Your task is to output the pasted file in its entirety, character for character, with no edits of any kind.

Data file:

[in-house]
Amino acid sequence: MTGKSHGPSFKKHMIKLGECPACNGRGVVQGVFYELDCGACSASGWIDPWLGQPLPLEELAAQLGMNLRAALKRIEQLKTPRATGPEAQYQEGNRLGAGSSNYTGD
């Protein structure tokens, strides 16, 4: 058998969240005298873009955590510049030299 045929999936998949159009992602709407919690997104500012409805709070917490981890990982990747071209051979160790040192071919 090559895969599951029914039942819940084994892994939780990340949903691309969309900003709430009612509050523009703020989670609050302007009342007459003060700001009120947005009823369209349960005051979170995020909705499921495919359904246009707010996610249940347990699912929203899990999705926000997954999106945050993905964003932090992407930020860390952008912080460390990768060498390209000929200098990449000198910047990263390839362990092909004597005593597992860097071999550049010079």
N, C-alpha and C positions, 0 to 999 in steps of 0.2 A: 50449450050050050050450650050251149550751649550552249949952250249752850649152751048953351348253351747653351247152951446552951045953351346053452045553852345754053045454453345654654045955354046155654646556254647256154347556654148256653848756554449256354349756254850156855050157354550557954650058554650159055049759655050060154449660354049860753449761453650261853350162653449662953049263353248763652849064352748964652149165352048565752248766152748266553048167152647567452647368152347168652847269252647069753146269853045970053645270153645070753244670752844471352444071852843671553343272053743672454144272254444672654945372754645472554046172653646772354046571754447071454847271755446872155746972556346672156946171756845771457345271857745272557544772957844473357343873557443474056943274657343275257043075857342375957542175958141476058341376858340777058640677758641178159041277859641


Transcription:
[in-house]
Amino acid sequence: MTGKSHGPSFKKHMIKLGECPACNGRGVVQGVFYELDCGACSASGWIDPWLGQPLPLEELAAQLGMNLRAALKRIEQLKTPRATGPEAQYQEGNRLGAGSSNYTGD
């Protein structure tokens, strides 16, 4: 058998969240005298873009955590510049030299 045929999936998949159009992602709407919690997104500012409805709070917490981890990982990747071209051979160790040192071919 090559895969599951029914039942819940084994892994939780990340949903691309969309900003709430009612509050523009703020989670609050302007009342007459003060700001009120947005009823369209349960005051979170995020909705499921495919359904246009707010996610249940347990699912929203899990999705926000997954999106945050993905964003932090992407930020860390952008912080460390990768060498390209000929200098990449000198910047990263390839362990092909004597005593597992860097071999550049010079």
N, C-alpha and C positions, 0 to 999 in steps of 0.2 A: 50449450050050050050450650050251149550751649550552249949952250249752850649152751048953351348253351747653351247152951446552951045953351346053452045553852345754053045454453345654654045955354046155654646556254647256154347556654148256653848756554449256354349756254850156855050157354550557954650058554650159055049759655050060154449660354049860753449761453650261853350162653449662953049263353248763652849064352748964652149165352048565752248766152748266553048167152647567452647368152347168652847269252647069753146269853045970053645270153645070753244670752844471352444071852843671553343272053743672454144272254444672654945372754645472554046172653646772354046571754447071454847271755446872155746972556346672156946171756845771457345271857745272557544772957844473357343873557443474056943274657343275257043075857342375957542175958141476058341376858340777058640677758641178159041277859641